s60688 Swarovski Pearl - 8mm Round Pearl (5810) - Iridescent Tahitian Look Pearl (strand 25)

    You can Review all the new stuff here!

    Can’t find what you are looking for? Feel free to just email us and ask!


Our Class News

  • Discovering: Chainmaille

    When you think of chainmaille, you automatically think of knights and dragons and jousting tournaments. The use of this flexible armor has a much earlier history and dates back to the 4th century BCE.

    It is believed that chainmaille was invented by the Celts and was adopted by the Romans after they realized its potential after fighting the Celts. In addition to Europe, other cultures including Japan and Persia used chainmaille as protection in battle. In Japan, chainmaille was known as Kusari and was used in samurai armor in the 1270s. Persia’s use of chainmaille is lesser known but was used as late as 100 years ago by armies.

    A variety of materials were used to make chainmaille including brass, iron and steel. Chainmaille is also spelled chain mail, chain maille and, sometimes, simply maille – meaning a sheet of rings. Unlike other forms of armor, maille was flexible, easy to make, less expensive and able to be fitted to warriors of all sizes.

    As an armor, maille was not effective against the use of gunpower and bullets and soon fell out of use. Contemporary uses now involve maille gloves in the butcher trade and protective gear for scuba divers. Of course it is still used by participants in re-enactments of historical battles.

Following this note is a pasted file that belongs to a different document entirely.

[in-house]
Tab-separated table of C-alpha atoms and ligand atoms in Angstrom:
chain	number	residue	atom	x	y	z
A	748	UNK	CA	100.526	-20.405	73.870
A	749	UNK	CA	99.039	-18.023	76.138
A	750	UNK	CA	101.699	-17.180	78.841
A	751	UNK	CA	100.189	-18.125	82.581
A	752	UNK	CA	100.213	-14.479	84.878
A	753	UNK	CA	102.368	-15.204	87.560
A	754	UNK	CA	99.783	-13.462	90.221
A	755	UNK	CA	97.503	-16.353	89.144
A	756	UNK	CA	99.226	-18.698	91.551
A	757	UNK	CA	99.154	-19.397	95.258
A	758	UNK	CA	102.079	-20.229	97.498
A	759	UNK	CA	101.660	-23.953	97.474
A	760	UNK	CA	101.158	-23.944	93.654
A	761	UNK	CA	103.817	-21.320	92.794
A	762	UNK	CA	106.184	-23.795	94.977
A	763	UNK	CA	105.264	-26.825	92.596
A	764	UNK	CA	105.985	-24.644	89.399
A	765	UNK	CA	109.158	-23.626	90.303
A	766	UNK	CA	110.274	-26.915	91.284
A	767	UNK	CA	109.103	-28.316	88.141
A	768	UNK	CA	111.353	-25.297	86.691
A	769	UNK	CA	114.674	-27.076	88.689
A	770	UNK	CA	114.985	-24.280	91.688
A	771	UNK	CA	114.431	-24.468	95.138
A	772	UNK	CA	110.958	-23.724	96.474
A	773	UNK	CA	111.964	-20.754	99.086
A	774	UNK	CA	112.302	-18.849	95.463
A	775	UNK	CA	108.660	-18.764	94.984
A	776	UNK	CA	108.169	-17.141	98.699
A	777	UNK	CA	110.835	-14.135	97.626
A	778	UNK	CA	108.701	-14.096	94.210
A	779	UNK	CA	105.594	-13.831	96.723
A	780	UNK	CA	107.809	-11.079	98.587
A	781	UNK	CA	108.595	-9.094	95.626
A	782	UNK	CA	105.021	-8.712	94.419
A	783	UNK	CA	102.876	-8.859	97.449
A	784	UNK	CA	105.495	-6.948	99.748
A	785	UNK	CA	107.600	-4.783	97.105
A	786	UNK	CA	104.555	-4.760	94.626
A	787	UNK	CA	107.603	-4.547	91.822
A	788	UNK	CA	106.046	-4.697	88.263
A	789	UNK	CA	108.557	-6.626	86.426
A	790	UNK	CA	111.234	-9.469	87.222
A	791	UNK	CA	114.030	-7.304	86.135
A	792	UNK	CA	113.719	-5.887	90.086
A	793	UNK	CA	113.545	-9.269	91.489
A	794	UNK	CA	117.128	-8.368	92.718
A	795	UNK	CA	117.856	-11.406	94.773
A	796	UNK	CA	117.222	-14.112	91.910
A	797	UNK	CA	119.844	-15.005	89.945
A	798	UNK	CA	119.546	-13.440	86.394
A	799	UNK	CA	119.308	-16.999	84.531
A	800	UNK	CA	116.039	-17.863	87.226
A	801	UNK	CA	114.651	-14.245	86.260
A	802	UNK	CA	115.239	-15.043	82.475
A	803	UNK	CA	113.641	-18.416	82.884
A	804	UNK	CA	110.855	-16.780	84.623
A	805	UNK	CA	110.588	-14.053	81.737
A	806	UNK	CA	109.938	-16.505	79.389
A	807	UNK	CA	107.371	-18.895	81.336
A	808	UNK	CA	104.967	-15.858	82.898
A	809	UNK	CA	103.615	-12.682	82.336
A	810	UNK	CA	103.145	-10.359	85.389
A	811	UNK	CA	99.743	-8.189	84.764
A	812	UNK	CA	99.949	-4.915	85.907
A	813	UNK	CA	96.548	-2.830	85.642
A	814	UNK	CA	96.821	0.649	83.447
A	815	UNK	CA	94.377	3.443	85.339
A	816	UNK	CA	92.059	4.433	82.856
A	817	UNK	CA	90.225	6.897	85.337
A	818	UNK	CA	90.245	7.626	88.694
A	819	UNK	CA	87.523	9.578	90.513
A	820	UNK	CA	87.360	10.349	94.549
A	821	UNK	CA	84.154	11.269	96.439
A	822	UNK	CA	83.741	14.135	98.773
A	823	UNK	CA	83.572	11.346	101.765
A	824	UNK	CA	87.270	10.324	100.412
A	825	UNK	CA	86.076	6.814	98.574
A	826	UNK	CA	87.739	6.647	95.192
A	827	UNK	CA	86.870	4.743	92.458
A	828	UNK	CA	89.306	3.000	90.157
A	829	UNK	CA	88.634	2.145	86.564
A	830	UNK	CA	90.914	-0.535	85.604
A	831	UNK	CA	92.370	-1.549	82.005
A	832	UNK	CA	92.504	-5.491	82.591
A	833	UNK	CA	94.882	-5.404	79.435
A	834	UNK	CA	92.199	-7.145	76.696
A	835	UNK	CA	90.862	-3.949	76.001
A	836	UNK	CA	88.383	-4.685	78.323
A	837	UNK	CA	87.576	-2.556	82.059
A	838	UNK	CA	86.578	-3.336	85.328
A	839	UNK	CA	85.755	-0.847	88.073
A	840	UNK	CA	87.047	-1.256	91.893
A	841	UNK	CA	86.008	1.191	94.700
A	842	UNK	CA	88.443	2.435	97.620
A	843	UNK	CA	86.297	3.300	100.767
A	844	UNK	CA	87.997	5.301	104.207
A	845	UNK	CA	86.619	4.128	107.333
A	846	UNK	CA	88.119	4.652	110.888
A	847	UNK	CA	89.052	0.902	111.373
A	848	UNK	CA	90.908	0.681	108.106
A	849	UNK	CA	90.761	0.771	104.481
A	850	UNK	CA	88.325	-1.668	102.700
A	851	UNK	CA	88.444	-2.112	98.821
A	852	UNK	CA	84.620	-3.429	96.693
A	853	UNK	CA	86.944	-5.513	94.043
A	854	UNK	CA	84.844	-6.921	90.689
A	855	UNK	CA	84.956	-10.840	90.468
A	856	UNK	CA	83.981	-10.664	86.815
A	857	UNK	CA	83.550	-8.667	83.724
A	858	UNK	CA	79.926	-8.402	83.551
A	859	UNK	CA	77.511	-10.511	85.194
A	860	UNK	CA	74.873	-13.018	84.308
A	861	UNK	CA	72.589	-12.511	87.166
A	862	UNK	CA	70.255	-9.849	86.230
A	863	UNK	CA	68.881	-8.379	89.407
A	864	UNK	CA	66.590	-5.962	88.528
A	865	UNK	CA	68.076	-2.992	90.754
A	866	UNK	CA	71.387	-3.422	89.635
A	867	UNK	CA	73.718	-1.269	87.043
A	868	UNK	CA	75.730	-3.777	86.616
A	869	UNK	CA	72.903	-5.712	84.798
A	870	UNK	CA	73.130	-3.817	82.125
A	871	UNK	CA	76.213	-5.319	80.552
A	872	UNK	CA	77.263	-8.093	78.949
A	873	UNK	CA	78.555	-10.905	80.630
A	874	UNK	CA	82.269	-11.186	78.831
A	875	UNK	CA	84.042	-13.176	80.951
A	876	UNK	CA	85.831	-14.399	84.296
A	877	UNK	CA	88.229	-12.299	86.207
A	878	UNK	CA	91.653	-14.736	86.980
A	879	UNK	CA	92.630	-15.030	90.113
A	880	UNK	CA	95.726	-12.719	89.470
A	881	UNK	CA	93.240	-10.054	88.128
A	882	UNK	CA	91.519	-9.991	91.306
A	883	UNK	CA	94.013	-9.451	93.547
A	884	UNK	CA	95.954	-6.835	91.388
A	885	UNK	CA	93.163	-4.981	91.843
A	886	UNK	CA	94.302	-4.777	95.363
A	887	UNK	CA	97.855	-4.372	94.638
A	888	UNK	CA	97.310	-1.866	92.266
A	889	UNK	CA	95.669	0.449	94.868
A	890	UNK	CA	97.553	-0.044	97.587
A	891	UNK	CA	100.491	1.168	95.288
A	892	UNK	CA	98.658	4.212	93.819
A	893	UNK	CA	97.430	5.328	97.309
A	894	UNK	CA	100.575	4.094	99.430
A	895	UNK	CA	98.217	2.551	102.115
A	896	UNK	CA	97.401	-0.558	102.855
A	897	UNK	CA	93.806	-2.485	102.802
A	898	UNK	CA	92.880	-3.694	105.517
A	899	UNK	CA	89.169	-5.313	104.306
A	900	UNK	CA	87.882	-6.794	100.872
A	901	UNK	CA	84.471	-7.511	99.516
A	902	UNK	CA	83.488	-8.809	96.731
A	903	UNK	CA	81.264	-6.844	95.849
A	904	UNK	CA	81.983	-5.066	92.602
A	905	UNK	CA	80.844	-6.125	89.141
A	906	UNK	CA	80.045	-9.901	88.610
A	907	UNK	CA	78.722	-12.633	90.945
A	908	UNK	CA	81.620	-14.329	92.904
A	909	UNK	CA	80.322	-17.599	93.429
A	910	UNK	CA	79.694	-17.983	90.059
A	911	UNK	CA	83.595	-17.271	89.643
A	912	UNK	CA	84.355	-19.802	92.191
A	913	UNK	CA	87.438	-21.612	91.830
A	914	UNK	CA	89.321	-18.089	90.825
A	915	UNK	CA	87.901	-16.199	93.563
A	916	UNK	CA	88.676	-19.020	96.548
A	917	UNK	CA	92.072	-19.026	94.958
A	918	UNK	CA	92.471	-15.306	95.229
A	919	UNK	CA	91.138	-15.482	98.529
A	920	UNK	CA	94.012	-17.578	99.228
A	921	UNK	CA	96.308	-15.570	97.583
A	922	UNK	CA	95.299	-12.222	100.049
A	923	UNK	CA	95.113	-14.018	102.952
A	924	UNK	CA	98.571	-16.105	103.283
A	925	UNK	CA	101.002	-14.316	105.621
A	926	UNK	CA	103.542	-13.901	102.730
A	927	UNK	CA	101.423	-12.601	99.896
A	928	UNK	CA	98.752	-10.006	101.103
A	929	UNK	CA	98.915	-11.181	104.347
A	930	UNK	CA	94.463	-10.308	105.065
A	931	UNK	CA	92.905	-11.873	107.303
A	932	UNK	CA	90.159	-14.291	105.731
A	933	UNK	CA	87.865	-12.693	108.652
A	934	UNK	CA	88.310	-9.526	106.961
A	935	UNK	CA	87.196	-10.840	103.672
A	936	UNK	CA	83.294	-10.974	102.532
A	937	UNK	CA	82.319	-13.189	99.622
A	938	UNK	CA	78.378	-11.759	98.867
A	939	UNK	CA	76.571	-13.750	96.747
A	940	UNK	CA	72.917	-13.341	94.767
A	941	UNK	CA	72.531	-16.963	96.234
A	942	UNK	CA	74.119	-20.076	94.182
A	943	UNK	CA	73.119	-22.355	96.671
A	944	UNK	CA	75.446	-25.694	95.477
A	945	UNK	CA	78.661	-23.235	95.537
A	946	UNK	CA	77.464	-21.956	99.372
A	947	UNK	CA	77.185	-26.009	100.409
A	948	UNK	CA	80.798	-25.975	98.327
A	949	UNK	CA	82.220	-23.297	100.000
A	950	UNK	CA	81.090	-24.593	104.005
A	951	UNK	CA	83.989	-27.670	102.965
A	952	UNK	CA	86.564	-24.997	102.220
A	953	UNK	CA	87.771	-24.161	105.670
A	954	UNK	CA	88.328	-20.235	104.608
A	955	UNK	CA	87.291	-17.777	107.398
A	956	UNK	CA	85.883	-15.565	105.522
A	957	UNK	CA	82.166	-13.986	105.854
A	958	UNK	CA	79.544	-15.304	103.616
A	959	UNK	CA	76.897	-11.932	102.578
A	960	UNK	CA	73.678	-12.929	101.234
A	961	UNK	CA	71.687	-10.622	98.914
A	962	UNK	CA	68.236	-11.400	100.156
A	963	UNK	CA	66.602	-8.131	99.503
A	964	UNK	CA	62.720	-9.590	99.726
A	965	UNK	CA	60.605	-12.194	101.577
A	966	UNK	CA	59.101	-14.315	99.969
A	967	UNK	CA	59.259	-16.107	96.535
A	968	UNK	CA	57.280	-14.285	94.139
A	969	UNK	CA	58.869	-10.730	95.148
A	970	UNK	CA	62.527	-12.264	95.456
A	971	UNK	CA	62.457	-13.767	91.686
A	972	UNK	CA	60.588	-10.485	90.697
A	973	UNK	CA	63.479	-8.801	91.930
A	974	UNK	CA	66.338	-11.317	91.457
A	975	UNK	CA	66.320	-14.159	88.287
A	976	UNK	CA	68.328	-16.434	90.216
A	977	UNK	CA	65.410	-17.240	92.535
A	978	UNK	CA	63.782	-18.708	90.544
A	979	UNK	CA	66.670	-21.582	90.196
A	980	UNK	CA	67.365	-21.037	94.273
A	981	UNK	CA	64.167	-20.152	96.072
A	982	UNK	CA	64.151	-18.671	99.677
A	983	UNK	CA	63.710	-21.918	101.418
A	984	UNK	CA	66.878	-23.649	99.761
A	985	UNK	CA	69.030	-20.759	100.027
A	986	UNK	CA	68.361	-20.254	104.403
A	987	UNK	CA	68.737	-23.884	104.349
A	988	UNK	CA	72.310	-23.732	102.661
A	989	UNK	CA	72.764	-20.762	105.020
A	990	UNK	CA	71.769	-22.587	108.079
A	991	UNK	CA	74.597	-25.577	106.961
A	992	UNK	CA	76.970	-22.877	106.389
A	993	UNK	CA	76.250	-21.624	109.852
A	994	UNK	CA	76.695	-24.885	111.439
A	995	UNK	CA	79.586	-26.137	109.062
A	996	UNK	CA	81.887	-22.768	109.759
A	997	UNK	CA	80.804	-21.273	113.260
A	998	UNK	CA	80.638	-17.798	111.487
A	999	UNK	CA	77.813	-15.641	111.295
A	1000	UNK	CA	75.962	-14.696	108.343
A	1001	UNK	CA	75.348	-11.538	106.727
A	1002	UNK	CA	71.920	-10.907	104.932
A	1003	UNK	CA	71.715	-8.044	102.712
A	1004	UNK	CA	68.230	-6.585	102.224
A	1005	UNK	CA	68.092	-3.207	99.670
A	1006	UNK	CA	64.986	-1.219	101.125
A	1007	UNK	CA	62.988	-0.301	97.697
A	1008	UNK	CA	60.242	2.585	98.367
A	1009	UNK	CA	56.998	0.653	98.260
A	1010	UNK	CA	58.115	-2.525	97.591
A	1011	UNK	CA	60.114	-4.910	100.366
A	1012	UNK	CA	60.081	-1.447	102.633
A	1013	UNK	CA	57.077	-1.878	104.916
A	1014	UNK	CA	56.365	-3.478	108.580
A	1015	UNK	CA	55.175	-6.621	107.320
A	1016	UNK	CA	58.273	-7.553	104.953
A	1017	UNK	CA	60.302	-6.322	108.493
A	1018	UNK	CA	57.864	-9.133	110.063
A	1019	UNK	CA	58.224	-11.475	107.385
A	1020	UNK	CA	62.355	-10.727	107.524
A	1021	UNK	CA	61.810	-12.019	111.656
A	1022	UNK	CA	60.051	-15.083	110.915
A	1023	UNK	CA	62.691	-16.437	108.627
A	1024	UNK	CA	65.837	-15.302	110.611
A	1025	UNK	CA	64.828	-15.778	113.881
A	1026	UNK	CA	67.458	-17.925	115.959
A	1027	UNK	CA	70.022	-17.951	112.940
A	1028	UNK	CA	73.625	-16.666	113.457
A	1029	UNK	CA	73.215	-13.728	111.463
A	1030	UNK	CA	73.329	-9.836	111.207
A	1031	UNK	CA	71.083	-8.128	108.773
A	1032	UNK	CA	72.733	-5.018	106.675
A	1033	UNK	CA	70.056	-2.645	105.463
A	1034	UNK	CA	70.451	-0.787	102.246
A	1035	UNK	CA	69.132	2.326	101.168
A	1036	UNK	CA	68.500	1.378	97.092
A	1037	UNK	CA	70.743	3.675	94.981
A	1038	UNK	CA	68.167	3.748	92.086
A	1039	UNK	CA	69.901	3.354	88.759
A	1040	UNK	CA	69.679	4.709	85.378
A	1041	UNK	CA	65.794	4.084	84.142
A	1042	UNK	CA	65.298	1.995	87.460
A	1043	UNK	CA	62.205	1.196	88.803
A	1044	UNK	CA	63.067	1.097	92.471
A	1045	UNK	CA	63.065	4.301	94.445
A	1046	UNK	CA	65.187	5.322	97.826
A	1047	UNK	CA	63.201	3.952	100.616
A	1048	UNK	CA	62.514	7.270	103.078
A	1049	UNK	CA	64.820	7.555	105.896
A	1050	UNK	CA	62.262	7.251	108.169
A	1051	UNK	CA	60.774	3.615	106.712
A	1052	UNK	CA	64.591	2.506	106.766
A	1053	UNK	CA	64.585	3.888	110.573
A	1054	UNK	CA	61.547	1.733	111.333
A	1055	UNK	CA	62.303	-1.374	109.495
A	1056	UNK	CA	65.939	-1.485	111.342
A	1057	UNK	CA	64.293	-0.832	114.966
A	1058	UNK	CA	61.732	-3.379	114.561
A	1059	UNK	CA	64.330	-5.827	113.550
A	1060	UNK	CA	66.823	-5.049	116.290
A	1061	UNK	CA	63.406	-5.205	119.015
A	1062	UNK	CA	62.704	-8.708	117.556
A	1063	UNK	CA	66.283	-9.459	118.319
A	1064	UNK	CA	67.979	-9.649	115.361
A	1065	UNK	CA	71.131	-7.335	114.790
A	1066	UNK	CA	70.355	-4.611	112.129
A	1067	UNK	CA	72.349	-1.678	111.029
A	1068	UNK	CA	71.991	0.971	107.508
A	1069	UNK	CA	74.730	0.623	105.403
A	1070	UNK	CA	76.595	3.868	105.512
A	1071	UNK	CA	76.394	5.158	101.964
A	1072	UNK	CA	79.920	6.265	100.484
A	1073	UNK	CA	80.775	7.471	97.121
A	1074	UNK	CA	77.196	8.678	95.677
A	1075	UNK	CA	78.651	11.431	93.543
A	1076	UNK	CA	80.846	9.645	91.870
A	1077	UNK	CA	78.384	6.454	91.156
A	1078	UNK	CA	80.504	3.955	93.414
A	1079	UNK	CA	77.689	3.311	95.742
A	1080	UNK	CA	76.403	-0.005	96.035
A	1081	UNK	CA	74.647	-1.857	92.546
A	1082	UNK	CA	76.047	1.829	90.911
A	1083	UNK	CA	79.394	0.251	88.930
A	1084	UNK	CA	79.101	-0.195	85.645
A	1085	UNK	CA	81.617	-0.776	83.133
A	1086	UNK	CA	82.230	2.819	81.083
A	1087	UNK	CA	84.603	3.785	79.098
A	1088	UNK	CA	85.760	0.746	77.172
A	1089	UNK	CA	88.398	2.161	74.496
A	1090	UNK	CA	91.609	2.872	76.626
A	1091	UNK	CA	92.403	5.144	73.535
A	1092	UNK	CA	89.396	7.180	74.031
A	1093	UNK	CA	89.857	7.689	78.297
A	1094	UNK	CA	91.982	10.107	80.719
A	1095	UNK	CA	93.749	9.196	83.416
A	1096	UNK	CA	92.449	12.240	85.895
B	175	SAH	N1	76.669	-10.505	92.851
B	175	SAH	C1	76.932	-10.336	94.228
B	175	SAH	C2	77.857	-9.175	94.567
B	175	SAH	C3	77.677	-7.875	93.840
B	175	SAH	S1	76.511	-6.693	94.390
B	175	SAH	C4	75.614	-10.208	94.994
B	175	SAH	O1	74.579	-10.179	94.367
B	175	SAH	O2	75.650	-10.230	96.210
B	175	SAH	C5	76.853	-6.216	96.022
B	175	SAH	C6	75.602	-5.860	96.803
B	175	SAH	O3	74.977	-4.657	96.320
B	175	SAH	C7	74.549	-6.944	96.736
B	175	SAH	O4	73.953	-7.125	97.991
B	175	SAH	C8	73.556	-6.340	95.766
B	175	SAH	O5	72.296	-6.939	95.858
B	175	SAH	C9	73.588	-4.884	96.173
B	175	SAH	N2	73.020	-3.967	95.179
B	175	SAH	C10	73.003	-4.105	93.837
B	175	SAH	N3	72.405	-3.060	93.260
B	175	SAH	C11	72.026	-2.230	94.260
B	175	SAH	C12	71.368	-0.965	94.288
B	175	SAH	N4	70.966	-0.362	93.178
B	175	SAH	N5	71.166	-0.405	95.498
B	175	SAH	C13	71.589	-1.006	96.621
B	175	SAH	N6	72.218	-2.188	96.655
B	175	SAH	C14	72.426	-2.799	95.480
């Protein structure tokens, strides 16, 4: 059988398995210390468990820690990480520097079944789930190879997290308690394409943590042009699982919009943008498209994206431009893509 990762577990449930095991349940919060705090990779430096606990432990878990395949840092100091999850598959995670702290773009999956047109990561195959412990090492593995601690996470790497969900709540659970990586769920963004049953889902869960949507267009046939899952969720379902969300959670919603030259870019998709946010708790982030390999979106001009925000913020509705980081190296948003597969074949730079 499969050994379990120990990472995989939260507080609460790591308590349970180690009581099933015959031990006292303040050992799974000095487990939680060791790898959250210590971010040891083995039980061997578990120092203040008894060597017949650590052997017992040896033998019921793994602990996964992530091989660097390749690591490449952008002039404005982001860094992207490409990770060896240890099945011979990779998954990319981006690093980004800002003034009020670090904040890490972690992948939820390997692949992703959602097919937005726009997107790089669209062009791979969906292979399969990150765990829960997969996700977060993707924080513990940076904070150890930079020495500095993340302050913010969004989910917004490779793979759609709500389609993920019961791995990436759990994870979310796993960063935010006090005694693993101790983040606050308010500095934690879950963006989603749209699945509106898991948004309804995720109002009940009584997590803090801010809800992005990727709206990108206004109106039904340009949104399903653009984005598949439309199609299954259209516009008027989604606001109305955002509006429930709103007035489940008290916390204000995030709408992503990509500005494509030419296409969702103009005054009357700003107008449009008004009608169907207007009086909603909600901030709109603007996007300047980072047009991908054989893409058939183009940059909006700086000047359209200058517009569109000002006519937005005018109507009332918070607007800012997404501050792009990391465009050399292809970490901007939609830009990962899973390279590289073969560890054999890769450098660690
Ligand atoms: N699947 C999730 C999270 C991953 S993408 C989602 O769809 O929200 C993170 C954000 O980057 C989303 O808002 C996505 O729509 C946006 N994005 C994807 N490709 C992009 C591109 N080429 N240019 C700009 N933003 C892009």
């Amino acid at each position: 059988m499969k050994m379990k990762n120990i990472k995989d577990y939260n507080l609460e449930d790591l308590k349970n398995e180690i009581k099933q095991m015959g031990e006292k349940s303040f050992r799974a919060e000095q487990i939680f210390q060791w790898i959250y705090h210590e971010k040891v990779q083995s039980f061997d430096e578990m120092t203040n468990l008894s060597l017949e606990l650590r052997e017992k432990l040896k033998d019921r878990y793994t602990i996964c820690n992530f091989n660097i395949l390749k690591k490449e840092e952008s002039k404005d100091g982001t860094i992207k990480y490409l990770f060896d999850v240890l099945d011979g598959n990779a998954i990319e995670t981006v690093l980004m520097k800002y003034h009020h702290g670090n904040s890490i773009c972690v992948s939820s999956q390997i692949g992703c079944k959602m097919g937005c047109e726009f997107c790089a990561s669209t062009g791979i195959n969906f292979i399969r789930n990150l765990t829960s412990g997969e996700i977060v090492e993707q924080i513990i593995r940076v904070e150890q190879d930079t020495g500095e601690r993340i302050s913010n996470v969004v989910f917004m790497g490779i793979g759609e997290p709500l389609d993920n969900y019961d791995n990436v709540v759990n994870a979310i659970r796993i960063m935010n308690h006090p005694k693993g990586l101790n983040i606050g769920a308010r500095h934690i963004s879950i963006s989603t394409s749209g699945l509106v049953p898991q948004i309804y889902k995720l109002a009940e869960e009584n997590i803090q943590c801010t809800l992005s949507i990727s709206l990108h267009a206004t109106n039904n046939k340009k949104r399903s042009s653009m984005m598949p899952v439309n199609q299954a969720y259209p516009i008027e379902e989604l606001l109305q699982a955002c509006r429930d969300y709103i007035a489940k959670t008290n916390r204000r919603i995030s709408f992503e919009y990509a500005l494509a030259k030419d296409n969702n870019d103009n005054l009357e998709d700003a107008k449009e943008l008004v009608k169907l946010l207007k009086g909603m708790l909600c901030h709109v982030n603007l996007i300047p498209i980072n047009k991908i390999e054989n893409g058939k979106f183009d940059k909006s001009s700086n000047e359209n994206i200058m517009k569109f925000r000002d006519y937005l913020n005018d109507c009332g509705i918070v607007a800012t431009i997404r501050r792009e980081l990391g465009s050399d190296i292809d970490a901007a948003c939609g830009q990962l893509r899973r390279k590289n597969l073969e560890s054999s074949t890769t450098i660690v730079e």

Today, chainmaille refers to the beautiful weaves used in jewellery and other items, all done by interlocking jump rings with each other using two pairs of pliers.

    Upcoming chainmaille classes at BeadFX:

    Cleopatra Reigns Bracelet
    Instructor:
    Marilyn Gardiner
    February 23; 10:00am – 1:00pm


    Gridbox Bracelet
    Instructor:
    Marilyn Gardiner
    February 23; 2:00 – 5:00pm


    Chainmaille Owl Charms
    Instructor:
    Gillian Clarke
    Saturday, March 2; 12:00 – 3:00pm, and
    Sunday, March 4; 12:00 – 4:00pm


    Interwoven 4-in-1 Chainmaille Bracelet
    Instructor: Gillian Clarke
    Saturday, March 16; 12:00 – 3:00pm


    Elfstar Pendant and Jens Pind Chain
    Instructor: Marilyn Gardiner
    Saturday, March 23; 10:00am – 5:00pm

    Click on the class title to see more about the classes, including course description and applicable fees. You can also click on the instructor’s name to see more chainmaille classes.

Our Latest Inspiration

  • Something a little different

    Bugles. Long, skinny glass tubes.

    Ever think of using them this way?

    Standing on end.


    Spotted this at the wholesaler the other day – not sure who to credit, but is that ever a cool idea. Big fat bezel finding, not sure what the base is – epoxy clay or polymer clay? –  and bugles pushed in, and some seed beads and rhinestones.

    Reminds me of sea anemones.

    Big Fat Bezels

    Rhinestones

    Seedbeads & Bugles